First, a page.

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  • Mashiat Mutmainnah

The Hidden Power of Textiles in the Mughal Empire

Adorned in azure, embroidered silk with gold brocade and precious stones cascading down his sleeves, Babur took his first step into Hindustan. The year was 1526 and through his military prowess, the Mughal Empire was born.

When we think about the Mughals, grandeur and grandiose are two words that come to mind. We think about the lavish intricacy of the Taj Mahal or the bejeweled excess portrayed in Jodhaa Akbar. The Mughals definitely had opulent taste, but they were renowned for being strategic, steadfast visionaries.

For over 300 years, the Mughal dynasty administered the Indian subcontinent as a single nation under one ruler. Their legacy has left a permanent mark on our modern-day society and culture.

One of the largest industries under the Mughal patronage was the textile industry. Although it served as a major economic asset to the empire, South Asian textiles also served as significant cultural, political and metaphorical embeds in the Mughal court.

Emperor Babur was the first emperor of the Mughal Dynasty. He wore silk embroidered jawalkat gowns and studded quaba coats with wide collars tied at the middle of the body. At his waist , a kamarbandh with gold tipped ends hanged loose. A conical Kulah turban wrapped around his head, adorned with gold and precious stones.

His bundled attire was an ode to the harsh climate of the Mughals' ancestral Persia and Uzbekistan.

However, his preoccupation with battles and invasions led to insufficient sartorial reform. Consequently, there wasn't any patronage of regional textiles and craftsmanship.

As Emperor Akbar ascended the throne, things started to shift. His policy was cultural synthesis and true to his beliefs of unity, Akbar paved the way to reduce differences in clothing in his court and within the common people.

Luxury silks and gold brocade were still being imported from Persia and China, but they were only being used as khila in the court, a monetary payment used for securing loyalty from retainers.

Akbar wanted to forge Hindustan as a mainstay in the international textile industry. He wanted to show that Hindustan was one. To increase communal fraternity, he began to acknowledge regional craftsmanship and adopted fine Bengal cotton, Rajputana tie-dyed sashes and Kashmiri wool in his court.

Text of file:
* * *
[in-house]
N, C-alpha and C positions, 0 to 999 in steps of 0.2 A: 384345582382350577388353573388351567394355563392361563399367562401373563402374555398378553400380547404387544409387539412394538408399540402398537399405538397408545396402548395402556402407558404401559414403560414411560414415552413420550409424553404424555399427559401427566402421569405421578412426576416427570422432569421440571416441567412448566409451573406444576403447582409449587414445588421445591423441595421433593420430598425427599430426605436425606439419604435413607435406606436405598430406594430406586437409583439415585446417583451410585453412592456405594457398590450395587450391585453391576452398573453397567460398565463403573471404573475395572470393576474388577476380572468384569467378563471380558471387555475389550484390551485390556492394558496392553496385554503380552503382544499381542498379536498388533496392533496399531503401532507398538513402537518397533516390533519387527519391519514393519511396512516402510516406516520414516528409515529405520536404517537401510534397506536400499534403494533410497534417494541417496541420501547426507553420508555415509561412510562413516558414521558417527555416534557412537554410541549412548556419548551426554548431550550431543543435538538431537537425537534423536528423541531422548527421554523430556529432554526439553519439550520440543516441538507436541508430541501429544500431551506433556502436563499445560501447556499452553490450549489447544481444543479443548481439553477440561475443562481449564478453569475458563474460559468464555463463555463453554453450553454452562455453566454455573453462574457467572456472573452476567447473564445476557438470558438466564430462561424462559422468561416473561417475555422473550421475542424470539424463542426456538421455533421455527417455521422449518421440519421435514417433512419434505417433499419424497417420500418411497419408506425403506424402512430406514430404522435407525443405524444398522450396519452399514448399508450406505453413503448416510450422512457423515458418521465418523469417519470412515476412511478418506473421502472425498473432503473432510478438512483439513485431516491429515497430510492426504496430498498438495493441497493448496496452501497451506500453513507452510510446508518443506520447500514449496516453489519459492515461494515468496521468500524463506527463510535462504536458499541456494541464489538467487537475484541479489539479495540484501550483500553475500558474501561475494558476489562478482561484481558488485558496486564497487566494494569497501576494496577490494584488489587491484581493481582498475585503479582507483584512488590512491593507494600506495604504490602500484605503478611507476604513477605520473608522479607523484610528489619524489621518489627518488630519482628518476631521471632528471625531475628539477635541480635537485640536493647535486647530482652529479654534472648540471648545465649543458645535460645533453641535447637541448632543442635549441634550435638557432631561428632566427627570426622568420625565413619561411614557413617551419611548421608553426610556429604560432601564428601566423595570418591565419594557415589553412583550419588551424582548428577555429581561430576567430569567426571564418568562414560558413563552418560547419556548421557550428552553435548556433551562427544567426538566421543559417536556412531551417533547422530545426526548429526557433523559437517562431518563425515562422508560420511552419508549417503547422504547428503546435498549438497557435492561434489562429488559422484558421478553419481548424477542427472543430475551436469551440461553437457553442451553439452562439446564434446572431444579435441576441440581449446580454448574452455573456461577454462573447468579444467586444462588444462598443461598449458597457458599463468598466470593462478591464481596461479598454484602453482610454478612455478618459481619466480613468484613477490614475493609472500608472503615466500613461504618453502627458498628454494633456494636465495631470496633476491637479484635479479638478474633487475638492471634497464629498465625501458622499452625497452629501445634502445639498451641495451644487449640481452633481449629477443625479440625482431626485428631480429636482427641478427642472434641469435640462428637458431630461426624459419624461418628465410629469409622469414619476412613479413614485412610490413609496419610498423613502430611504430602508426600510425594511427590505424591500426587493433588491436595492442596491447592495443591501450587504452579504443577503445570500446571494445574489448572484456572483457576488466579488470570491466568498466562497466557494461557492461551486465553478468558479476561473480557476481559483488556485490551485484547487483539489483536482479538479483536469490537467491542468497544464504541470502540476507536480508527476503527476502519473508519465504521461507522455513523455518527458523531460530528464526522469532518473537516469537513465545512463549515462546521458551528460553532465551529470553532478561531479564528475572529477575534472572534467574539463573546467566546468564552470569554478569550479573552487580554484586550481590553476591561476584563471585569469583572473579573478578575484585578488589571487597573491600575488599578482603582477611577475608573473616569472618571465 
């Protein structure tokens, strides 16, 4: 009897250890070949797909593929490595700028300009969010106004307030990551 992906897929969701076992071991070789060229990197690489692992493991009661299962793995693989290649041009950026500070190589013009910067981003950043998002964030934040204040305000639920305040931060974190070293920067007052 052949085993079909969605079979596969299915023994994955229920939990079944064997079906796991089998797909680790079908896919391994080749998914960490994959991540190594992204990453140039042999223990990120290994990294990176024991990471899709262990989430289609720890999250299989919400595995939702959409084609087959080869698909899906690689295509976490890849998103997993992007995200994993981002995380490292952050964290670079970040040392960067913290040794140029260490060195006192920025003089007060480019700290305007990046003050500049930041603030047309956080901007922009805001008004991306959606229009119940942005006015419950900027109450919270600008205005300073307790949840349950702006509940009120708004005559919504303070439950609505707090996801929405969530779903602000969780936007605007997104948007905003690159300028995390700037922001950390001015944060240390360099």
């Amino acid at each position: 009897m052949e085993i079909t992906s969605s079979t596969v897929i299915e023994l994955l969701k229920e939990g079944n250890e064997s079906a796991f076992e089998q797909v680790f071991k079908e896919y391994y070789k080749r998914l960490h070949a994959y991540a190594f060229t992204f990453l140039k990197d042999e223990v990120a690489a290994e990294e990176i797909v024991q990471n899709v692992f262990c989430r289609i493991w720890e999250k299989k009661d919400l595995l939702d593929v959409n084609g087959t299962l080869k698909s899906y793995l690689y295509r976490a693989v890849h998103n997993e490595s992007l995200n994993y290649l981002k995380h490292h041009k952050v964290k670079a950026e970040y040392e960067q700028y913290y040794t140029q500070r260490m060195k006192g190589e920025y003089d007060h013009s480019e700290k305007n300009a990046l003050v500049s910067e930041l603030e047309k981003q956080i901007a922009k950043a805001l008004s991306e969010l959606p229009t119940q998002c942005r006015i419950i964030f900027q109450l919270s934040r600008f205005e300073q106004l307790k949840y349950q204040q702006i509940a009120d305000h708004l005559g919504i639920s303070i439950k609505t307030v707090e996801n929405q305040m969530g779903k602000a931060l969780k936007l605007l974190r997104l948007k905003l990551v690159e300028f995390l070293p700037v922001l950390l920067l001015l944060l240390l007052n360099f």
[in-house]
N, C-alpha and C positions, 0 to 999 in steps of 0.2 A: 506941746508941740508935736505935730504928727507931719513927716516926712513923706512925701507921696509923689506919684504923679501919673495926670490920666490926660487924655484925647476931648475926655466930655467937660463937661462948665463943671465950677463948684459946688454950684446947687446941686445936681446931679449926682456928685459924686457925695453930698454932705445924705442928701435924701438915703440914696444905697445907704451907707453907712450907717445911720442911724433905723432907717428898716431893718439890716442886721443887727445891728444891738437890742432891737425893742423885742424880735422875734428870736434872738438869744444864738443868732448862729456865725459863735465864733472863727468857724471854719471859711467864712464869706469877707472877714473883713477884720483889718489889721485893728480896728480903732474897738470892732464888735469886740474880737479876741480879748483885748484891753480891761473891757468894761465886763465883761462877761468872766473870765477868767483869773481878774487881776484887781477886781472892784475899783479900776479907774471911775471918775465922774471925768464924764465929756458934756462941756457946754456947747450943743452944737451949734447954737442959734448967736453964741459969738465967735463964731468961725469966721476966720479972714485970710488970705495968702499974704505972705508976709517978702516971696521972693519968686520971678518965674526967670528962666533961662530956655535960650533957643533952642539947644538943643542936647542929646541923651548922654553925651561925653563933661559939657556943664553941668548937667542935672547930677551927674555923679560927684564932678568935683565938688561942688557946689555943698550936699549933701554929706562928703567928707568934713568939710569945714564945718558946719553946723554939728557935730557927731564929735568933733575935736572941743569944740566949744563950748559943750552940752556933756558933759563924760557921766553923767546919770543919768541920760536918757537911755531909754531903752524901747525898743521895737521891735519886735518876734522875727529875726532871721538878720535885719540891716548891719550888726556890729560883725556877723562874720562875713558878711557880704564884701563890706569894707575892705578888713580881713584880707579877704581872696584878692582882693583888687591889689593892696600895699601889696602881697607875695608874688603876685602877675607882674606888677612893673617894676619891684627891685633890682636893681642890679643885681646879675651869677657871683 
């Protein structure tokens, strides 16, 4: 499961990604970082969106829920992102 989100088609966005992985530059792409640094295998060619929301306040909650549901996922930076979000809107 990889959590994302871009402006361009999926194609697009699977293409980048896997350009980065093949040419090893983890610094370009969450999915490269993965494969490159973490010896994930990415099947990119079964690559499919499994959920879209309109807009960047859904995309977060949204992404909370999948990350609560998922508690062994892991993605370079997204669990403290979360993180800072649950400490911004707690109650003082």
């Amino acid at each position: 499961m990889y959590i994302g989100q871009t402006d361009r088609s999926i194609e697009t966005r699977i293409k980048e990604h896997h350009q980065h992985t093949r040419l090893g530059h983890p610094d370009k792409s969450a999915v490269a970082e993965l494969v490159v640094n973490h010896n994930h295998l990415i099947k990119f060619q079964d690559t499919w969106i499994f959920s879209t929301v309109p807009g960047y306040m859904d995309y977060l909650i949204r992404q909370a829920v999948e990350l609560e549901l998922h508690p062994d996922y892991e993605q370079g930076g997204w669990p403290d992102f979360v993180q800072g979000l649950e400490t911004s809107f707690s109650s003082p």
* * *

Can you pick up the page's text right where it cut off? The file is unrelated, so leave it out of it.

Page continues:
Under Akbar and Jahangir, the Mughals embraced diverse South Asian textiles for their sensory values, political symbolism and metaphorical richness.

Kashmiri pashmina and its softer counterpart tus , which came from wild antelope, was unparalleled for its lightness, warmth and softness. As a political tool, the Emperor sent them to Nawabs, rulers of regions of Hindustas, to ask them to reduce their pride and unify the subcontinent under one ruler.

Mulmul cotton from Bengal was renowned across Asia, Europe, Africa, and was heavily favored by the Mughals in the 16th century. They highlighted the luminosity of the skin and cooled the body on hot summer days. Vibrant muslin was used in the courts for floor and tent coverings. They were noted for their transcendental qualities as people called them atan and tansukh. Muslin’s simple elegance provoked humility and symbolized ethical righteousness. Therefore, rulers and kings embraced these fabrics to allude to the public that they too possessed such gentile qualities.

After his ascension, Akbar also commissioned for Rajput style turbans and jamas, which used the Rajasthani Bandhani tie dye techniques. By the 16th century, the court adopted the chakdar jama , a translucent cotton gown originating from the Rajput Mewar Kingdom. It was a coat with 4 to 6 pointed ends, flowing below the knees. The jama had 2 overlapping lapels at the chest and was fastened on the left side. It’s sheerness allowed the skin to shine through.

At the waist, the Mughals wore a thin muslin band adorned with gold brocade overlay.

Over time, the chakdar jama became a staple between Mughals and Rajputs in both upper and middle classes. It served as a way to erase religious differences and class divisions, and promoted more solidarity among the people and the regions of Hindustan.

At that time, both Mughal men and women wore similar attire, a translucent jama with tight trousers. Whilst men wore a kamarbandh and turban, women would wear an ankle length vest over their jama adorned with rich gold and silver zari. This was known as the Peshwaz and in our modern times, we have adopted it as the anarkali.

The Mughal patronage of humble regional cloths was crucial in forging strong political unity and fraternity across regions. South Asian fabrics continue to play important cultural, economical and spiritual roles in our community. The industry provides livelihoods to many artisans, it brings together communities during festivals and it helps us connect with a greater force through rituals and celebrations. If we can embrace more regional artisanal textiles into our everyday lives, we can pave the way for more South Asian unity in a post-Mughal world.

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